Despite general agreement with the optimal-coding model, there are some, mostly quantitative, aspects of the observed distributions of best IPDs that are not predicted. First, best IPDs are more scattered in the data than in the model, with the subpopulations appearing more as peaks in a distribution than discrete points. This scatter may be due to the inherent variability of biological systems, or perhaps to an increase in the degree of heterogeneity in the neural responses to better deal with variation in other stimulus dimensions, or in order to carry out coding tasks not requiring discrimination [41]. Nevertheless, the overall frequency-dependent positioning of the peaks in the distribution of best IPDs is consistent with the optimal-coding model (across a wide range of species), indicating the importance of precise IPD estimation and discrimination for these neurons. Second, in some cases, certain minor subpopulations that were predicted by the model were not observed in the data, such as the central sub-populations at 800–1000 Hz in the macaque. Third, the optimal-coding model does not predict with total accuracy the IPDs on which some subpopulations were centred. This may be due, among other factors, to the shape of rate-vs.-IPD curves in the optimal-coding model not exactly matching those actually present in the animal. Finally, the frequencies at which transitions between subpopulations of best IPDs become apparent differ slightly between the data and the model. Macaques and guinea pigs show transitions at slightly lower frequencies than predicted. This may indicate that a larger maximum ITD occurs in natural environments (such as in near-field or multi-source environments) than the values provided by current measurements. Alternatively, it may indicate IPD tuning curves in the macaque cortex, at the relevant sound frequencies, are sharper than those used in the model. In contrast, cats show these transitions at higher frequencies in the data than in the model. A possible reason as to why cats, with similar maximum ITDs to guinea pigs, show transitions in subpopulation regimes at somewhat higher frequencies, is that they, being predators, may concentrate their auditory spatial capacities towards the midline. This effect is often seen in the senses of predators, e.g. forward-facing eyes, tight visual fovea, etc. That is, they devote more coding resources to the representation of a narrow range of ITDs around the midline, at the expense of representation of more peripheral ITDs. This ‘auditory spatial fovea’ would mean they effectively have a smaller maximum IPD.

In conclusion, we examined experimentally recorded distributions of neural tuning for ITD across five mammalian species. We find that for high frequencies and large-headed mammals, distributions exhibit characteristics of the Jeffress model. Additionally, for low frequencies and small-headed mammals the distributions exhibit characteristics consistent with the two-channel model. However, in general, these two models are inconsistent with the full range of representations of ITD observed across different sound frequencies and head sizes. In contrast, the optimal-coding model, of which the above two models can be seen as particular instantiations at certain sound frequencies, is a general model motivated by a principled theoretical framework by which differences in the distributions of neural tuning functions across species might be understood. Crucially, the optimal-coding model explains the new experimental findings we present; for intermediate head-sizes we find different types of neural representation of ITD for different sound frequencies in the same species, including novel representations not previously observed. This suggests that the optimality approach, whether employing the model used here [26] or through yet-to-be-determined optimality models, has the capacity to explain many aspects of the form of the neural code by which ITD is represented across species. These findings further the case for normative approaches providing general cross-species principles underpinning neural systems. Furthermore, they raise the general point that, for sensory systems, the form of neural representation may change extensively and sharply for different species, and even for different stimuli of the same modality within the same animal.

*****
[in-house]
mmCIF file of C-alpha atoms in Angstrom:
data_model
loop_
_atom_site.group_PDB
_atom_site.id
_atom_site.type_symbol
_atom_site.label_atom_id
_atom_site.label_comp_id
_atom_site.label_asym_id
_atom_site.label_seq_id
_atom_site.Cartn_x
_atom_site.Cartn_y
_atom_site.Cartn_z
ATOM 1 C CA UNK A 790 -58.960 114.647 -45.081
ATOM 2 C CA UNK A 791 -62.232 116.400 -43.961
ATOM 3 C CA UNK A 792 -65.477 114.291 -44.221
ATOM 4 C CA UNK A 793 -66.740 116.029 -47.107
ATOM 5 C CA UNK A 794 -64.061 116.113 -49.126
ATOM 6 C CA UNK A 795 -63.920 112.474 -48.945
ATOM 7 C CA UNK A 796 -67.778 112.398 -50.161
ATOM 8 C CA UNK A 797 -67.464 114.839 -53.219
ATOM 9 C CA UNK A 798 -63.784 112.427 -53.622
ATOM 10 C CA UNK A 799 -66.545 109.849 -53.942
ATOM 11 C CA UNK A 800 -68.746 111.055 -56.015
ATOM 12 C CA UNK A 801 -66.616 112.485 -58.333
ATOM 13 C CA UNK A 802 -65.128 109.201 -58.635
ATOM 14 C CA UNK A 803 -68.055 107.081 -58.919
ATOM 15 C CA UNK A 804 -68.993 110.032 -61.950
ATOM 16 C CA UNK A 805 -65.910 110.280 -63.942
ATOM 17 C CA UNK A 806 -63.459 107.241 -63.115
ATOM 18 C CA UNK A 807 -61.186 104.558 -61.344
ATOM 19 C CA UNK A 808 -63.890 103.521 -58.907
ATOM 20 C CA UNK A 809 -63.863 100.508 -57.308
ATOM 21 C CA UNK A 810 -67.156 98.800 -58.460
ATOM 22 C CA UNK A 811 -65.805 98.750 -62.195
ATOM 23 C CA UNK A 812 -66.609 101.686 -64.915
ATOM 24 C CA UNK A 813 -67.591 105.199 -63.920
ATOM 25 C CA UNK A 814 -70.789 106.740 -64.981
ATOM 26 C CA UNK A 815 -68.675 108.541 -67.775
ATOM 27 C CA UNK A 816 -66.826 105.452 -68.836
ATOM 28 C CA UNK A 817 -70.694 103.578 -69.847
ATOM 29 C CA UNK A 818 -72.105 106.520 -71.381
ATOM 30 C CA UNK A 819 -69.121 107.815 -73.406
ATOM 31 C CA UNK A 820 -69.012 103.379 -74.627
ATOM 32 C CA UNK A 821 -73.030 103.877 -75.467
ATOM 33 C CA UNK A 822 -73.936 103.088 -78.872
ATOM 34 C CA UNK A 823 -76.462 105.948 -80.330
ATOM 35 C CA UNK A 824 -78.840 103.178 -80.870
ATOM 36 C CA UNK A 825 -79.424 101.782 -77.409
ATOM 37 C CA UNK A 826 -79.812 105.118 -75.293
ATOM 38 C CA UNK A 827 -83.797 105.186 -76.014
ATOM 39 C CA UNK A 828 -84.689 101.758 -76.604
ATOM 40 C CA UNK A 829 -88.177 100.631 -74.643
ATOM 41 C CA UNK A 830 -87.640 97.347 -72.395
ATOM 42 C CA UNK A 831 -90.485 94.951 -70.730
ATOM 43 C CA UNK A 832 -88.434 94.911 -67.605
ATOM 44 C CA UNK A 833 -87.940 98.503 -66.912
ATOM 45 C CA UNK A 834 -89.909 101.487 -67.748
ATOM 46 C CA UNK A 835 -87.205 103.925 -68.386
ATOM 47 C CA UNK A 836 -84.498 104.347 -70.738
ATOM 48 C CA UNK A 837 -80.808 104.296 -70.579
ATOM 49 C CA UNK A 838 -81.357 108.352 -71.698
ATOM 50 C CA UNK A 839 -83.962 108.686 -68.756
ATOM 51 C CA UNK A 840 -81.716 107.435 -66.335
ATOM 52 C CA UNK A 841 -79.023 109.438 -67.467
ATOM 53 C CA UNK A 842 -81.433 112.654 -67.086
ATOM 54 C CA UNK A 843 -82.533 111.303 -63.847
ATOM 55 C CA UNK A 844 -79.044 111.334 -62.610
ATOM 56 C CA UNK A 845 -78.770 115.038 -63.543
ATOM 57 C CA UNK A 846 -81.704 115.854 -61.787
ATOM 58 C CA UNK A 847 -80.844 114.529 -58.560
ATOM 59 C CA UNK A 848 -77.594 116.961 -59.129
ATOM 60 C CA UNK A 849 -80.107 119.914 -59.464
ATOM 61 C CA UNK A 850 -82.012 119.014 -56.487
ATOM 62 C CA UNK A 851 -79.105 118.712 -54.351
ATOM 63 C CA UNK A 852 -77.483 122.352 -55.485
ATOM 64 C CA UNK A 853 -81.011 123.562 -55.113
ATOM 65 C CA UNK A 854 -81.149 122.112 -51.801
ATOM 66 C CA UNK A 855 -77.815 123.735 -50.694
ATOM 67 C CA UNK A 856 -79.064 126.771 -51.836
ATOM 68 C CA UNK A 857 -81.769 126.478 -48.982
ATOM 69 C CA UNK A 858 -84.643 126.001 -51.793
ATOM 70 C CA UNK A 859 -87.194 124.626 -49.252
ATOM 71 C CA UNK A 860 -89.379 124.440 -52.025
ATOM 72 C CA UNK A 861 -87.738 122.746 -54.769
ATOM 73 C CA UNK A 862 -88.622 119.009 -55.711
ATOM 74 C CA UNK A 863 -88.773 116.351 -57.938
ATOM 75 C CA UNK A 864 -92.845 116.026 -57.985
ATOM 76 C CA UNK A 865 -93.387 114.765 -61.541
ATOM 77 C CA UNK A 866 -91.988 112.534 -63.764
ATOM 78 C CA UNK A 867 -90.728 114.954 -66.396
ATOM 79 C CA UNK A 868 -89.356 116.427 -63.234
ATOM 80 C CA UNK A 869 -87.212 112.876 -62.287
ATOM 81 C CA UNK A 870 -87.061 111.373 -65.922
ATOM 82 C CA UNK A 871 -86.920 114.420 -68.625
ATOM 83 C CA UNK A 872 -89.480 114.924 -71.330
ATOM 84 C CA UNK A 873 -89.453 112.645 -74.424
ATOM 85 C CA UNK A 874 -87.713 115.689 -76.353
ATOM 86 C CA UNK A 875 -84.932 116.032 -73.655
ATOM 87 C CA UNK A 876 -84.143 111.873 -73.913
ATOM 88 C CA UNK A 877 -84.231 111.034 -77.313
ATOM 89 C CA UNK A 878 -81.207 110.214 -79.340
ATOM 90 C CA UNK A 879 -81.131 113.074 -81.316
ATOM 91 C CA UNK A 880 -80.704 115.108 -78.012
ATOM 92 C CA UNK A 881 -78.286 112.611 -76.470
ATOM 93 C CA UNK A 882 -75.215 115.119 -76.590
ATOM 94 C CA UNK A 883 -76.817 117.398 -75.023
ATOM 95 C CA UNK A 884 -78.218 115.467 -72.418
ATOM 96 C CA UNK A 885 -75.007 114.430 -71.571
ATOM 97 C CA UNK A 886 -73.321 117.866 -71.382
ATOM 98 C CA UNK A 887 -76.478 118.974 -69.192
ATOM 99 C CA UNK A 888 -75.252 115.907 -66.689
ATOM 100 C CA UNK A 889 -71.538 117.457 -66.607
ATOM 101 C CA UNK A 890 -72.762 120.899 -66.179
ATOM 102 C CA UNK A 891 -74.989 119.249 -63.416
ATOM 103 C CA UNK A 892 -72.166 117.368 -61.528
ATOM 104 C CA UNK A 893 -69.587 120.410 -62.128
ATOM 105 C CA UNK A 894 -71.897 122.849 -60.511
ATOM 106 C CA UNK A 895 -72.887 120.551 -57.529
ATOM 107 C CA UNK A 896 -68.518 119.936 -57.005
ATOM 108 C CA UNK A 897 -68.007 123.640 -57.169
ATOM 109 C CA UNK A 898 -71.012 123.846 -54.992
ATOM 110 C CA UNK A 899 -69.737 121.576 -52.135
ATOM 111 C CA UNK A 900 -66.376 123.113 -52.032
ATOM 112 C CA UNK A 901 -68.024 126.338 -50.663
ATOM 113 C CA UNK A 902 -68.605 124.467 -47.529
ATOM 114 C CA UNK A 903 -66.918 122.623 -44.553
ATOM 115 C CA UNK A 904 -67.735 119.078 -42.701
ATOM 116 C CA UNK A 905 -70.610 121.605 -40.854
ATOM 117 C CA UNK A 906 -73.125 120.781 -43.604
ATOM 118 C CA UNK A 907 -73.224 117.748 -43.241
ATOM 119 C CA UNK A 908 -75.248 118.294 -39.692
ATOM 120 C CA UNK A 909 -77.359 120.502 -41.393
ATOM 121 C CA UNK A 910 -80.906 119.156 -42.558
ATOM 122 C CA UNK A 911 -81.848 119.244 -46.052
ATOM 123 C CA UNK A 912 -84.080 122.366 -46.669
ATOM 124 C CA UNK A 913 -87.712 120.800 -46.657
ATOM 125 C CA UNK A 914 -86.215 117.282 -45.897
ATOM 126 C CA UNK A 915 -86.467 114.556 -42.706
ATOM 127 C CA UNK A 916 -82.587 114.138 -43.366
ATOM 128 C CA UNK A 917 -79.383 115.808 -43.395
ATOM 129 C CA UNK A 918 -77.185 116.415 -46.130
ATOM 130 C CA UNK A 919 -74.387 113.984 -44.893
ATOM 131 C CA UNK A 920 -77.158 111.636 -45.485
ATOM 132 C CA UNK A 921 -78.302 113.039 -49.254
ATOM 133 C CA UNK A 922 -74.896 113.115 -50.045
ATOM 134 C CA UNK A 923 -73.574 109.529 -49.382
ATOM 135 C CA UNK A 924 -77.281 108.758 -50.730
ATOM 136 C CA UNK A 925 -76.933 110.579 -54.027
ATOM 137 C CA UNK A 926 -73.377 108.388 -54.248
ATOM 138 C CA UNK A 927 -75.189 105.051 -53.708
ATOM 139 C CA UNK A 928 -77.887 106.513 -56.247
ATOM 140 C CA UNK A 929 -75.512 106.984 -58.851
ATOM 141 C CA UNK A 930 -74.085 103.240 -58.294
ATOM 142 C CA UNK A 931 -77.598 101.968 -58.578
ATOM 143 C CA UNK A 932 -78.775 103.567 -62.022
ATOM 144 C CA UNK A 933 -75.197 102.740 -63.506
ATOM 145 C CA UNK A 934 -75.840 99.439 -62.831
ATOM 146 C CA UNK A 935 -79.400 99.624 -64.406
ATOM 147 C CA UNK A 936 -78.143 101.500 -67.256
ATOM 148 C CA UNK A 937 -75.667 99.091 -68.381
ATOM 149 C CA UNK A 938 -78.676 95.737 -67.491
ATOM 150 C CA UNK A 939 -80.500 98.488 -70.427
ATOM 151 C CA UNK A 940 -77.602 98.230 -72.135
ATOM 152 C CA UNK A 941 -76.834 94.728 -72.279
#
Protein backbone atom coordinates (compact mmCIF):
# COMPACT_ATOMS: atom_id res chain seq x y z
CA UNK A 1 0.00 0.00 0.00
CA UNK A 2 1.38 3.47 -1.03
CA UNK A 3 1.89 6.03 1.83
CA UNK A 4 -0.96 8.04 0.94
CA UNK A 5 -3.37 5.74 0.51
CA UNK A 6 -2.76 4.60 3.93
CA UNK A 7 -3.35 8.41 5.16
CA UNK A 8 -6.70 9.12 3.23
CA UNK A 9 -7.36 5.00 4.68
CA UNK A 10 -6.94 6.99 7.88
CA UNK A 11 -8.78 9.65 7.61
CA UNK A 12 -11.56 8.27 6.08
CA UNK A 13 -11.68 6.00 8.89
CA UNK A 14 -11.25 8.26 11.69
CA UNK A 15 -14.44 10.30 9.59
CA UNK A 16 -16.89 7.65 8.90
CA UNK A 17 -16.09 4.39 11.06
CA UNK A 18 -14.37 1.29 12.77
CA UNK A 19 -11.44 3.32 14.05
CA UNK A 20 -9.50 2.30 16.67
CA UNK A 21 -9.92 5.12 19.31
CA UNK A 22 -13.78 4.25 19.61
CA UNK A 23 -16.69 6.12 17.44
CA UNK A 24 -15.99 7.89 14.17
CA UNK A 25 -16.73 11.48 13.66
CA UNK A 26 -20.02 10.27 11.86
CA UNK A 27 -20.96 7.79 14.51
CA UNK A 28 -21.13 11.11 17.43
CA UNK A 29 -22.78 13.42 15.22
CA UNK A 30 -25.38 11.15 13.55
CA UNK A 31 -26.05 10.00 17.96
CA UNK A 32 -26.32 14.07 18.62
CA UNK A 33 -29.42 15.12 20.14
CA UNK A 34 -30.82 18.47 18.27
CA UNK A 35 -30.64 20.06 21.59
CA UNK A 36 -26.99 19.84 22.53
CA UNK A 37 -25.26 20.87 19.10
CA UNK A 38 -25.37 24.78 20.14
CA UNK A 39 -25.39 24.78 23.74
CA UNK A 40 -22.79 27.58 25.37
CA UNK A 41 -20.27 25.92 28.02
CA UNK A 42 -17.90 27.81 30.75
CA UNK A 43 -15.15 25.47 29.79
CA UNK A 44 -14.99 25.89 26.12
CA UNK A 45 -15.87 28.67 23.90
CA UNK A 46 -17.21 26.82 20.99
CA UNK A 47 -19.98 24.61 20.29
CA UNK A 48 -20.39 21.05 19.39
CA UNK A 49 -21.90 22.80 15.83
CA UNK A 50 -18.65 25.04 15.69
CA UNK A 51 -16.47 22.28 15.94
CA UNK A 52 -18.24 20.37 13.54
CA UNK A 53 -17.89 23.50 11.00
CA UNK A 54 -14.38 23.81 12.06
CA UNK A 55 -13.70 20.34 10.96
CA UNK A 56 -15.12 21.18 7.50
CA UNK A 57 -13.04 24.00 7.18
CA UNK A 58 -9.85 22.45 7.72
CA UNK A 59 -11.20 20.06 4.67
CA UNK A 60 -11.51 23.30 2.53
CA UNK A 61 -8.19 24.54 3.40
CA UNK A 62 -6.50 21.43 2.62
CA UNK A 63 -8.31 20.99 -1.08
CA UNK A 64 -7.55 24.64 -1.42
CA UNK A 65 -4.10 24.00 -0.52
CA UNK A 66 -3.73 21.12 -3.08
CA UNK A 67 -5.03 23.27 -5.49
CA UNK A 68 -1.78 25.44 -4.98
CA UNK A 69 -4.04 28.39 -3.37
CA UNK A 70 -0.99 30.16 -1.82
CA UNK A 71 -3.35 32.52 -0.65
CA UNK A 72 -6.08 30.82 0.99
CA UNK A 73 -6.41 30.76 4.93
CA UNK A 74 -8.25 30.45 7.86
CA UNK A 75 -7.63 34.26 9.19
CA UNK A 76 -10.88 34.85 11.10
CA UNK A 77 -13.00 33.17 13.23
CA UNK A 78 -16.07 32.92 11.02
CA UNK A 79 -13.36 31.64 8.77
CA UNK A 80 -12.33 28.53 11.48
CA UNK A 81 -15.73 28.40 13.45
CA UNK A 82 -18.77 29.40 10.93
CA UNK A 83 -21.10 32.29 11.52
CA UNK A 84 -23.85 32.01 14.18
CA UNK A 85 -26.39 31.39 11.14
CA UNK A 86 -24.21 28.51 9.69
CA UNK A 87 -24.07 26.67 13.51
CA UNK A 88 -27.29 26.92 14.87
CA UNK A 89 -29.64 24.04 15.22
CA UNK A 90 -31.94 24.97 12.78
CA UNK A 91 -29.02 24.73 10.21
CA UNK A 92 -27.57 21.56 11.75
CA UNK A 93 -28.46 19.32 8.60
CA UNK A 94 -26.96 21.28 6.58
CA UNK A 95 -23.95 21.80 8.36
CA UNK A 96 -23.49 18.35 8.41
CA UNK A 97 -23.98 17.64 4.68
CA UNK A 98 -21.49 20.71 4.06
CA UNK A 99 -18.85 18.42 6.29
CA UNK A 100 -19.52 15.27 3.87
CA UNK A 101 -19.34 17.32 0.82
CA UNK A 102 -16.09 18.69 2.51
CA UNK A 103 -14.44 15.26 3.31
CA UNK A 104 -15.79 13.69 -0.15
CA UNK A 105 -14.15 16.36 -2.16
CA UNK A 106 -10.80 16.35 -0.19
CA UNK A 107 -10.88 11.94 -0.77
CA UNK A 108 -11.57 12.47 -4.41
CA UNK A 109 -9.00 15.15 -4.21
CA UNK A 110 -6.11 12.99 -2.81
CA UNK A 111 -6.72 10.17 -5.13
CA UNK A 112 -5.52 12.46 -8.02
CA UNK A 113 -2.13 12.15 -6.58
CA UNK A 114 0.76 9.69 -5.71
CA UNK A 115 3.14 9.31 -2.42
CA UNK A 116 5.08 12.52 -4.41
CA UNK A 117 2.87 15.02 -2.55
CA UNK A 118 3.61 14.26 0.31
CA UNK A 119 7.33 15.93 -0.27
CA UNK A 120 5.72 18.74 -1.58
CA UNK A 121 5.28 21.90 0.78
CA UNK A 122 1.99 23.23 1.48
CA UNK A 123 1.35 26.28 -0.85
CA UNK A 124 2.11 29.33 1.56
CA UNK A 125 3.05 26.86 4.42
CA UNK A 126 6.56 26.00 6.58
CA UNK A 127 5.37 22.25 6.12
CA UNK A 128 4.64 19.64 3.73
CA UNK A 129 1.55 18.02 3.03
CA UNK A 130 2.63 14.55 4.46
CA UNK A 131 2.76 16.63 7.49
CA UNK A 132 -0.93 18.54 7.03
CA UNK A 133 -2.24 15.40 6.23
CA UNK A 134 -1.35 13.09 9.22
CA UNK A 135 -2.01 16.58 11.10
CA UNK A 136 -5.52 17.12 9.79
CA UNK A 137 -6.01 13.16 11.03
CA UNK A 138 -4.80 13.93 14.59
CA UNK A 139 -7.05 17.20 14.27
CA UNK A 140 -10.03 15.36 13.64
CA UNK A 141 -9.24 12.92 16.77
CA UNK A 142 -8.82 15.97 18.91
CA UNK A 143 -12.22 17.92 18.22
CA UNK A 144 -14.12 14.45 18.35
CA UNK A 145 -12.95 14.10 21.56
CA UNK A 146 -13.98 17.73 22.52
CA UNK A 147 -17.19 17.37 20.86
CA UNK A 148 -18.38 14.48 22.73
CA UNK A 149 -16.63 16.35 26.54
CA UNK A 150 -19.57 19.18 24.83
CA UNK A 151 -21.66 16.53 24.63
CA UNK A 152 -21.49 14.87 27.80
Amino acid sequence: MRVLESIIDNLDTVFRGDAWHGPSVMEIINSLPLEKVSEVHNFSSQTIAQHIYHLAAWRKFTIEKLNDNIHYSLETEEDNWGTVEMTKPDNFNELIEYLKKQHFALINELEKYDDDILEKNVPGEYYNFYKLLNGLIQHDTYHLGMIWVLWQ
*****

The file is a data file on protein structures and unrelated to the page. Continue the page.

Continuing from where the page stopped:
Materials and Methods

Experiments and preliminary analyses

The guinea pig data was gathered in the UK, and the macaque data in the US, in different labs as part of entirely separate studies that were later synthesized into this paper. Thus the macaque and guinea pig data were governed by separate ethical protocols.

Guinea pig.